Saturday, 20th August: Well I was going to write this without any reference to “mainly-cycling-related” stories that are currently piling up on my Browser. But those good intentions are going out of the window. The tab-pressure is too great. Normally when I close my Chrome Browser it will offer to re-open them – but occasionally something goes wrong and they get lost (as a group anyway).
So a bit of Cambridge Guided Busway (CGB) news to start. Talk about hype, I am pleased that the cycle way alongside the concrete “rails” is to be raised up to help reduce the flooding and then given a tarmac surface. But “even after the repairs some parts will be under water for an average 29 days a year”.
So you do wonder what is going through the mind of Cllr Ian Bates, the council’s planning chief, as he is quoted as saying “It is fantastic news that cyclists, walkers and horse riders will have such a high quality path to enjoy”. Is that really the definition of high-quality – or does he think that the under-water bits will add to the experience?
I rather suspect that someone in their PR department actually wrote that bit of nonsense hype. I used to be involved in marketing – I tried to avoid ever being in a position where I might be quoted in a Press Release saying something that I didn’t believe in and I tried to ensure that it would sound like something I might say.
On the subject of the CGB the Cambridge News reports that “extra busway services confirmed”, starting on September 4th there will be a new timetable. It is good news that the Busway does seem to be attracting passengers. It does make me wonder that one of the reasons that a guided busway was chosen was that it avoids the bureaucratic governmental intervention that seems to be part of our Rail System. What I don’t understand is why our rail system needs such heavy subsidies and yet our fares are at the same time the most expensive in Europe.
Talking about subsidies “Bus cuts challenge withdrawn after council backs down” means that Cambridgeshire County Council will have to carry out an equalities assessment before it cuts bus subsidies.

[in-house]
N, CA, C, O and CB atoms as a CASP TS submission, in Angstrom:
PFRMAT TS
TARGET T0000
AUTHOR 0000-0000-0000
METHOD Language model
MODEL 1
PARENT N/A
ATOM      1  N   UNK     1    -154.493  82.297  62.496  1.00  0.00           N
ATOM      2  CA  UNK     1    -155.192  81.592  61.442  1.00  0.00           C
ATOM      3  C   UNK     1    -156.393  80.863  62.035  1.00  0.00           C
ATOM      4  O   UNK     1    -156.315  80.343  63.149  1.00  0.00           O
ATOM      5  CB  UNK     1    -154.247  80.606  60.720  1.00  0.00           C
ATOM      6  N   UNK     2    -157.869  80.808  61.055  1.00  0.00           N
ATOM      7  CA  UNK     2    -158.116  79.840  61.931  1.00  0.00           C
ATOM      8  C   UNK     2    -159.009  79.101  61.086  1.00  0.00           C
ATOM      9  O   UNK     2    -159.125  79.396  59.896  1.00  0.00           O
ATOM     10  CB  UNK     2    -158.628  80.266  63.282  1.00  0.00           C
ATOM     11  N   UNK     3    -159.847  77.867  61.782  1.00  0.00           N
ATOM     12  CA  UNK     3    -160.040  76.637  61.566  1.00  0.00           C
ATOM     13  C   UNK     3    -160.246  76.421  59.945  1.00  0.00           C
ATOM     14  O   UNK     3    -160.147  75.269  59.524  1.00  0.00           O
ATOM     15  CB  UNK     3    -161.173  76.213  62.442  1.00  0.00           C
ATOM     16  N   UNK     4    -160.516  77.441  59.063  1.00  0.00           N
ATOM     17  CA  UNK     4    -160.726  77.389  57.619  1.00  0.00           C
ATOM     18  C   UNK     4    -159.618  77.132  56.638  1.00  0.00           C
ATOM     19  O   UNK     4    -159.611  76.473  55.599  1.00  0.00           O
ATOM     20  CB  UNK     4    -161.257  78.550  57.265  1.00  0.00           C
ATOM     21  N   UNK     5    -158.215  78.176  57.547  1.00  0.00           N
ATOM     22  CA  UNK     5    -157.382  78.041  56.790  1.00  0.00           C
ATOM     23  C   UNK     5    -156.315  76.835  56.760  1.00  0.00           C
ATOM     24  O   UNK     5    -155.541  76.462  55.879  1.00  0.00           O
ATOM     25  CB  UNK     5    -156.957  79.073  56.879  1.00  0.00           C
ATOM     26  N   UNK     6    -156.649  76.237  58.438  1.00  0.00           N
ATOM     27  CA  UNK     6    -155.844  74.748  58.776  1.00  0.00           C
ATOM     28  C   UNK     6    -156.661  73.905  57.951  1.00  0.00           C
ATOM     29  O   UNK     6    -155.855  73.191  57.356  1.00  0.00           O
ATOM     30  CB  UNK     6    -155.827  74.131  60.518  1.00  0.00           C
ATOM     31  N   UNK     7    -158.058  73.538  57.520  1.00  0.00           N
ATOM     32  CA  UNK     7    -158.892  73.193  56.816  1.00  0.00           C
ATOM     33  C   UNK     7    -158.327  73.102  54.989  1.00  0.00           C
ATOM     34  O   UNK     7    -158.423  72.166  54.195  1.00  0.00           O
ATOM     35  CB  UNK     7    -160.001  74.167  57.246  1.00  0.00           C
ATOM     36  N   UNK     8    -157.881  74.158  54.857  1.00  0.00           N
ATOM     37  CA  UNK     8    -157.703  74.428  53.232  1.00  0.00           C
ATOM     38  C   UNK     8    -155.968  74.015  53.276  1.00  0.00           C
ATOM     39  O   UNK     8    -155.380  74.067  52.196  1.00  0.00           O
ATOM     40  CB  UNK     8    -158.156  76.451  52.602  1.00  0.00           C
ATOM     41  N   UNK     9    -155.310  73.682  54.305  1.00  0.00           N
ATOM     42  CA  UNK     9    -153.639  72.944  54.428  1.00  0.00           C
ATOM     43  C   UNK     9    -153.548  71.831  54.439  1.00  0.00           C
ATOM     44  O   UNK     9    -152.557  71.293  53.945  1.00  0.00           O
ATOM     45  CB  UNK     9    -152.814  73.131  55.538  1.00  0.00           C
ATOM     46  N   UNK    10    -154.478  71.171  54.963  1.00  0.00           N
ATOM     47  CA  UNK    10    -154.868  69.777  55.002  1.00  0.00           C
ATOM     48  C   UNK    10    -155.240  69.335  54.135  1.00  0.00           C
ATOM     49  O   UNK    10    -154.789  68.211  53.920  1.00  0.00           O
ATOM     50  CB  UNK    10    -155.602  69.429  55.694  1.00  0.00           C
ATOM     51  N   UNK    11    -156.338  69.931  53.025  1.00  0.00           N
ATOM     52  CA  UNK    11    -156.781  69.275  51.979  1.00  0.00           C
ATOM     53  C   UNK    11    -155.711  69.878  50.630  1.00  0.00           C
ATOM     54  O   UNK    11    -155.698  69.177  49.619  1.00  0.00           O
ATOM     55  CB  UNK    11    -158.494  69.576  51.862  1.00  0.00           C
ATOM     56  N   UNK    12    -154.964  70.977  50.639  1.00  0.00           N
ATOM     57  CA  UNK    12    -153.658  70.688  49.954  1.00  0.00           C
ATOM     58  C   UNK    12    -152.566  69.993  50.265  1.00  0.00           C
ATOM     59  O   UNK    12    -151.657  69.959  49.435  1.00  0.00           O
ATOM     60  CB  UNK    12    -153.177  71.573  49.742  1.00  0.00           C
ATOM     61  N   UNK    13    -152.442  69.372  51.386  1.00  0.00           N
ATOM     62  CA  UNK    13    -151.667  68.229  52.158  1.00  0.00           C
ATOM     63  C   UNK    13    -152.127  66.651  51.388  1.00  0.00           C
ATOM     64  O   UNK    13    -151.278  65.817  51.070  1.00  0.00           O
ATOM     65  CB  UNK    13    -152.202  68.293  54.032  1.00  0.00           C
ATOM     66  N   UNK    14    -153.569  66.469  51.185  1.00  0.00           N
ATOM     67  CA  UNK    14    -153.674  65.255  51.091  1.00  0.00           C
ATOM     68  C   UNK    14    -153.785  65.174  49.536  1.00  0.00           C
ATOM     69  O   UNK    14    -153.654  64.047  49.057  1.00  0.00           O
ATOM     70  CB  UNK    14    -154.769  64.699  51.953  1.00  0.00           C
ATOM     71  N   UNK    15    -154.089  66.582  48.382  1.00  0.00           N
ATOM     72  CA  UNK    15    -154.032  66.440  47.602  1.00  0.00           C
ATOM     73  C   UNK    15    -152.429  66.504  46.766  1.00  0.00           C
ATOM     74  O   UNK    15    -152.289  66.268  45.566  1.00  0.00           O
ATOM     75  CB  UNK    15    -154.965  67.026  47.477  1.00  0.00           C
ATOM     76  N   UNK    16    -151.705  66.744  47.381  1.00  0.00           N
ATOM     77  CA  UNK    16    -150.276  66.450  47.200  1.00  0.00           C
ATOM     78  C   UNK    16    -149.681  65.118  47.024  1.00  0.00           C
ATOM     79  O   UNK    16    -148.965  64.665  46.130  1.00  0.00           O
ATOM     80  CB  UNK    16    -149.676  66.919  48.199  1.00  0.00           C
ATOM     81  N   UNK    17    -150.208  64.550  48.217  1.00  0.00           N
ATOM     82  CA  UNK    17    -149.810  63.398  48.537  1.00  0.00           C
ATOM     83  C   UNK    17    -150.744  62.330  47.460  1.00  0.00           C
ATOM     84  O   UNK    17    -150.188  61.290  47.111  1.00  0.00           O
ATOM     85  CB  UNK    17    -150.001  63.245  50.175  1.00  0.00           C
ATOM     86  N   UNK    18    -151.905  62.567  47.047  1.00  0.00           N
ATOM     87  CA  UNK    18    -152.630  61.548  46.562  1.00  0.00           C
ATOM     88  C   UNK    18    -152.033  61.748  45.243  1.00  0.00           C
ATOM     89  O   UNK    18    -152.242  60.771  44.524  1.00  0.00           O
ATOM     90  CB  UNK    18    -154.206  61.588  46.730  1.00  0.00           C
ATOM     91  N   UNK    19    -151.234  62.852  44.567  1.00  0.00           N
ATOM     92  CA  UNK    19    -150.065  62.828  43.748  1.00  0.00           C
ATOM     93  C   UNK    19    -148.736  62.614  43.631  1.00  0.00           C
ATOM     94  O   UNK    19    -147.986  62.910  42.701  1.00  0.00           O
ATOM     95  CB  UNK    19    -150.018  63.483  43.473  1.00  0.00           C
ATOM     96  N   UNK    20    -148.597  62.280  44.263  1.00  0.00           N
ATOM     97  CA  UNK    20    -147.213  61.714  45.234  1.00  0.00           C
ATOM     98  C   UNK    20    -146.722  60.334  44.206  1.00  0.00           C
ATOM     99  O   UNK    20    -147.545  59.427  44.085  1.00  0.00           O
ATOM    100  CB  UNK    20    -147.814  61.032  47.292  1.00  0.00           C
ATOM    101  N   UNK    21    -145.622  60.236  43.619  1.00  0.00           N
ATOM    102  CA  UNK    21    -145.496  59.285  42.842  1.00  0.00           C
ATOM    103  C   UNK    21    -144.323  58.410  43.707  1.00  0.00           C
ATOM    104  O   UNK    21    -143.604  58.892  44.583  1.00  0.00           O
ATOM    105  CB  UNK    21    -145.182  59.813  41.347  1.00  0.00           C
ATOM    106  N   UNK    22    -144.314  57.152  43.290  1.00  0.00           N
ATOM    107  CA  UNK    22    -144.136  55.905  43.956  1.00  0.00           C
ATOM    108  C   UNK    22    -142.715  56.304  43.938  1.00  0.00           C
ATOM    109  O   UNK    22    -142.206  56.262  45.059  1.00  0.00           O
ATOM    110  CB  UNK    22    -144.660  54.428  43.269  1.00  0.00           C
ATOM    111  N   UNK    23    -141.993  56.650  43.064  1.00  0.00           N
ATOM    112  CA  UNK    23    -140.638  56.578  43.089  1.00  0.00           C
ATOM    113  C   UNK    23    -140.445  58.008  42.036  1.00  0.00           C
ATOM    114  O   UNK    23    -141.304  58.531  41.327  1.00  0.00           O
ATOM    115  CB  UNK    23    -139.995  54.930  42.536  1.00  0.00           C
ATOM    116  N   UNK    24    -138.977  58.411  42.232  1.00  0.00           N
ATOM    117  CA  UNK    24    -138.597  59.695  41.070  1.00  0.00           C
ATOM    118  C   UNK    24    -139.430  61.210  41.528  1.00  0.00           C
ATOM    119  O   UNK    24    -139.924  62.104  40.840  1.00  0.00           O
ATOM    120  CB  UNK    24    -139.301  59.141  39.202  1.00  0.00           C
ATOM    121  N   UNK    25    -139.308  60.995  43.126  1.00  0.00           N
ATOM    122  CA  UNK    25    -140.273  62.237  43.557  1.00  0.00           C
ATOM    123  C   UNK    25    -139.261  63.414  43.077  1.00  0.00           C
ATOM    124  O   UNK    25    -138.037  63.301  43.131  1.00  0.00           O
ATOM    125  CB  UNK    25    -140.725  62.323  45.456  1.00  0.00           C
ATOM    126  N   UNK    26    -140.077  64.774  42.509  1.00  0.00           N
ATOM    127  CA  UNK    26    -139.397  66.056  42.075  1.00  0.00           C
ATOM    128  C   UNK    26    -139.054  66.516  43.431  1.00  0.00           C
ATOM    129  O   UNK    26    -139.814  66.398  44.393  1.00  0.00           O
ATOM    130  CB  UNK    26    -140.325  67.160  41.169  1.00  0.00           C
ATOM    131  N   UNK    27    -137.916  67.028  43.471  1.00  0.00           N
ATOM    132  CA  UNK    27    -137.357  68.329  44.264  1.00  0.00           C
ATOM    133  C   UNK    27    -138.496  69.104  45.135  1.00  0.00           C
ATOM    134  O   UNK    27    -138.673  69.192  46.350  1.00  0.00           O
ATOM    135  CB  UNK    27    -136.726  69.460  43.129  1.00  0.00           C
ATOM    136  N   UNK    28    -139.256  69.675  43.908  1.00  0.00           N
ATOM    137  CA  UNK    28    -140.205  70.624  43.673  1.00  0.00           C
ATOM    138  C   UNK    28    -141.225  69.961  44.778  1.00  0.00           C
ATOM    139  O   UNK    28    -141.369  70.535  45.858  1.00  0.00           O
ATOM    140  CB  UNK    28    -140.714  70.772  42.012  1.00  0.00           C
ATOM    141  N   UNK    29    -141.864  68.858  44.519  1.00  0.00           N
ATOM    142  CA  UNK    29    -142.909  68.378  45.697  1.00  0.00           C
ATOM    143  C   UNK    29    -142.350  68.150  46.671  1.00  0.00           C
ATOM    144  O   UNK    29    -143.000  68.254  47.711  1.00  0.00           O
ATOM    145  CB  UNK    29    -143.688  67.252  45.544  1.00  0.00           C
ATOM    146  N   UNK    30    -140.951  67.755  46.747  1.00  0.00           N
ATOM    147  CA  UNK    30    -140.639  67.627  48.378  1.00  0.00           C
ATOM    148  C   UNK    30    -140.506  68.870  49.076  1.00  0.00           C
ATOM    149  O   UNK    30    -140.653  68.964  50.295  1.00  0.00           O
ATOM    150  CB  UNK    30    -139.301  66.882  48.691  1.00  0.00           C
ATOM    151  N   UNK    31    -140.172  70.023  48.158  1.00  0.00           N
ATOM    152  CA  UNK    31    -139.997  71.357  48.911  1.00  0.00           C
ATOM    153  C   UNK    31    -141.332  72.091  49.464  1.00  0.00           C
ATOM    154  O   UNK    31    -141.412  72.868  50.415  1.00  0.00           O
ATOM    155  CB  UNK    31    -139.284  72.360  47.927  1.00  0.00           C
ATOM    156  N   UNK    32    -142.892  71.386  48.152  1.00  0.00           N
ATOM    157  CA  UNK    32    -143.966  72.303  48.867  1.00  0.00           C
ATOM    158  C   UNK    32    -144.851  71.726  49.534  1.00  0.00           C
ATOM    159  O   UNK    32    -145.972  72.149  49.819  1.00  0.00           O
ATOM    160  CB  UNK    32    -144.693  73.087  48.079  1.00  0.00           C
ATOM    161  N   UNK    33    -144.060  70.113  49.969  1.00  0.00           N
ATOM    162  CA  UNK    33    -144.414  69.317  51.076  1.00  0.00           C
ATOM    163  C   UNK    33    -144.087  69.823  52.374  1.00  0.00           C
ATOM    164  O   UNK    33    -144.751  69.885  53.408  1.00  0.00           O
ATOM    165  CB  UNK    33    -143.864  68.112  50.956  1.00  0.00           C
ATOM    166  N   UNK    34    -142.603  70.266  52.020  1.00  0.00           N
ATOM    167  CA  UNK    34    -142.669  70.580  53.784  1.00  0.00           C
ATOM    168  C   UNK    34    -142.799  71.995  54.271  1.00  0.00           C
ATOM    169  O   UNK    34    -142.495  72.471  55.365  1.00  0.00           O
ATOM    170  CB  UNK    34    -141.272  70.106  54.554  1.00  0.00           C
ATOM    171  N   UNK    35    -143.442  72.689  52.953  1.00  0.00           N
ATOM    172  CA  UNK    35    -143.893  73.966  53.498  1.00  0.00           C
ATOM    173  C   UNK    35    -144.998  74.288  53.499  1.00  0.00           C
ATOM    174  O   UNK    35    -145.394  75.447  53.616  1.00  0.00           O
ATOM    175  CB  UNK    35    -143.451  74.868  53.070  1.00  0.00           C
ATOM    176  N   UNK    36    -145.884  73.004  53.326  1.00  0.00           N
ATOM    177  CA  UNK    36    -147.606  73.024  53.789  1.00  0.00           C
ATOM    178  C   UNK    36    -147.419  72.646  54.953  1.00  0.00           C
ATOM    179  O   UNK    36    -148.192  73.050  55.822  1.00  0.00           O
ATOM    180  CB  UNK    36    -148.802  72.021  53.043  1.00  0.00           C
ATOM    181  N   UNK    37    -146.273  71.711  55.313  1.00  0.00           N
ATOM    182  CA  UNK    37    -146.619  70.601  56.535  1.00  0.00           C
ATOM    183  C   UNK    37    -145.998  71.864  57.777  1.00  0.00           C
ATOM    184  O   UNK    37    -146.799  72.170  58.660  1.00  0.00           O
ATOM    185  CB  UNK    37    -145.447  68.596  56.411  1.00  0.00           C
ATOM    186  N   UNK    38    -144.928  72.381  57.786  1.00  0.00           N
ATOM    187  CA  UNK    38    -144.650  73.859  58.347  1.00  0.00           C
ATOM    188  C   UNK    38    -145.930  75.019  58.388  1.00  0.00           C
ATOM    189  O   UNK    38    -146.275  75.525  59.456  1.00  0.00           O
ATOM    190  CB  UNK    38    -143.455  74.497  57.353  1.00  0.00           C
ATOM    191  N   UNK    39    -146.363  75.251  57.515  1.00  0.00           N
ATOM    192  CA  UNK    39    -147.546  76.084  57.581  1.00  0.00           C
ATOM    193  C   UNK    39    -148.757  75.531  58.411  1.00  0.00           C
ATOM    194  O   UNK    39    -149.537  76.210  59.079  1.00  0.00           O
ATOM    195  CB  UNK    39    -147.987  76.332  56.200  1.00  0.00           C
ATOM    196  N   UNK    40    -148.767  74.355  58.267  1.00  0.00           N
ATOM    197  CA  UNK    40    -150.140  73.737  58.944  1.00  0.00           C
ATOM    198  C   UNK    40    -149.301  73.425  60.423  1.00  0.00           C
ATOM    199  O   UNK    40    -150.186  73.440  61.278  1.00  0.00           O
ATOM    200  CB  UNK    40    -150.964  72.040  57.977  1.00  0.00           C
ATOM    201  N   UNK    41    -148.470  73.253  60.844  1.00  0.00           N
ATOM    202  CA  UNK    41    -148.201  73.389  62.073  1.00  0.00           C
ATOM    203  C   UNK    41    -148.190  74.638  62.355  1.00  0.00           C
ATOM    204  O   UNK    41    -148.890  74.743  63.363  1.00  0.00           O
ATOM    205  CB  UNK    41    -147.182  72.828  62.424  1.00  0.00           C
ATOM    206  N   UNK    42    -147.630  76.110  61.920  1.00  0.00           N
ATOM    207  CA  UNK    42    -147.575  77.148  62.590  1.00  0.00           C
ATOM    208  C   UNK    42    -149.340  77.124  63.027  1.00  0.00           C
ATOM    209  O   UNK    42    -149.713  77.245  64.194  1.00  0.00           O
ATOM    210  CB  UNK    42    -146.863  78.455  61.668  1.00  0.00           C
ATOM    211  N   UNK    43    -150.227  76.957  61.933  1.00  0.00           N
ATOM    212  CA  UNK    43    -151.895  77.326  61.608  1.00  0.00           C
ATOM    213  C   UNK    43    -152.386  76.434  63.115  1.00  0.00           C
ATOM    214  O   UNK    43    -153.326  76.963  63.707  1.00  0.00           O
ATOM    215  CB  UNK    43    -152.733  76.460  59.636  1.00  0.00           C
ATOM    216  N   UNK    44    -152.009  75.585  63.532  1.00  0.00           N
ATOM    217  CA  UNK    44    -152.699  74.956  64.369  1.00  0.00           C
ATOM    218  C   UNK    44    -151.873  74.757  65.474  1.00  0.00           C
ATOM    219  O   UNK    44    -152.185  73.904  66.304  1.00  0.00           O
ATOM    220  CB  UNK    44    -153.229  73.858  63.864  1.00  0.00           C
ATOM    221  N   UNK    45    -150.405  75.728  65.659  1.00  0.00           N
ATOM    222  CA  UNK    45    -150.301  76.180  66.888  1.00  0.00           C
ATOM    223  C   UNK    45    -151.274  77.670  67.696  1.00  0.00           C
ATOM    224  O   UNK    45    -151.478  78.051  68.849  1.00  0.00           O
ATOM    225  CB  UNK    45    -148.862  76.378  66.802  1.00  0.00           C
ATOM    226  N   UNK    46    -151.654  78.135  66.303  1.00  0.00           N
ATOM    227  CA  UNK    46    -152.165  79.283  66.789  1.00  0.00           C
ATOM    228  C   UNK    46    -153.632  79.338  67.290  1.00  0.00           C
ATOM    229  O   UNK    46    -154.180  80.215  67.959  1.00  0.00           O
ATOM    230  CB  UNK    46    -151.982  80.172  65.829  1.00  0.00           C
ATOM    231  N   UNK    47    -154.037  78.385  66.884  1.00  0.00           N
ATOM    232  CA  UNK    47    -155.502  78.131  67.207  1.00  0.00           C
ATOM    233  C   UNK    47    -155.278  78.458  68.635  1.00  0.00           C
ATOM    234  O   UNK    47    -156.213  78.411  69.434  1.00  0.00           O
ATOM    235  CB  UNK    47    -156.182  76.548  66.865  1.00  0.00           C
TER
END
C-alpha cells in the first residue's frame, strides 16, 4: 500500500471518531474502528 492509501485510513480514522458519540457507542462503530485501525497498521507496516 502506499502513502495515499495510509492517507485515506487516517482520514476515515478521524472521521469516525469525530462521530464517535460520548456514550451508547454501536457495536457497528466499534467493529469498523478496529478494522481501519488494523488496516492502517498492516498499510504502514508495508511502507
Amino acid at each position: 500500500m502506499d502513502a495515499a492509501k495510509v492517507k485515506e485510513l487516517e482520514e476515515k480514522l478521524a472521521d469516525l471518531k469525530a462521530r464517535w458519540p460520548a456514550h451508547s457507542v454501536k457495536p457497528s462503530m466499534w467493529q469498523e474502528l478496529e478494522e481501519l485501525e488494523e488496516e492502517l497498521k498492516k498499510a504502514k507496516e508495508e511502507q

The trouble is politics seems to be increasingly about lobbying and pressure groups rather than thought out longer-term plans. Well at least it seems that way to me. Something I’ve blogged about is the path between Over and the CGB cycleway. It seems to me that whilst spending significant sums of money on the CGB was fine – there was also penny-pinching on the non-car access to the CGB. Well the route from Longstanton to the CGB Park & Ride is also a major expedition. The path between the two locations is an “excuse for a path”.
We are concerned about obesity (“Global governments ‘must get tough on obesity’“ – and yet the actions all around us seem to favour the car as a means of transport of treat everything else as an after-though. What does appal me is that the Obesity measures considered for lifestyle changes even categorise “school walking trains” as higher cost measures. Flip what sort of world do we live in where because of the transport infrastructure we have developed walking to school is now a higher cost measure.
A place I would consider as cyclist-friendly is the Netherlands and we have a long way to go if we want to achieve anything like the same approach to cycling and yet they still focus on what it takes to encourage more people to cycle to work. The report talks about, amongst other things the attitudes of employers and colleagues and its effects of encouraging cyclists. The provision of indoor cycle parking and showers and changing rooms will encourage a more positive view of cyclists and cycling for instance – and of course the converse is true.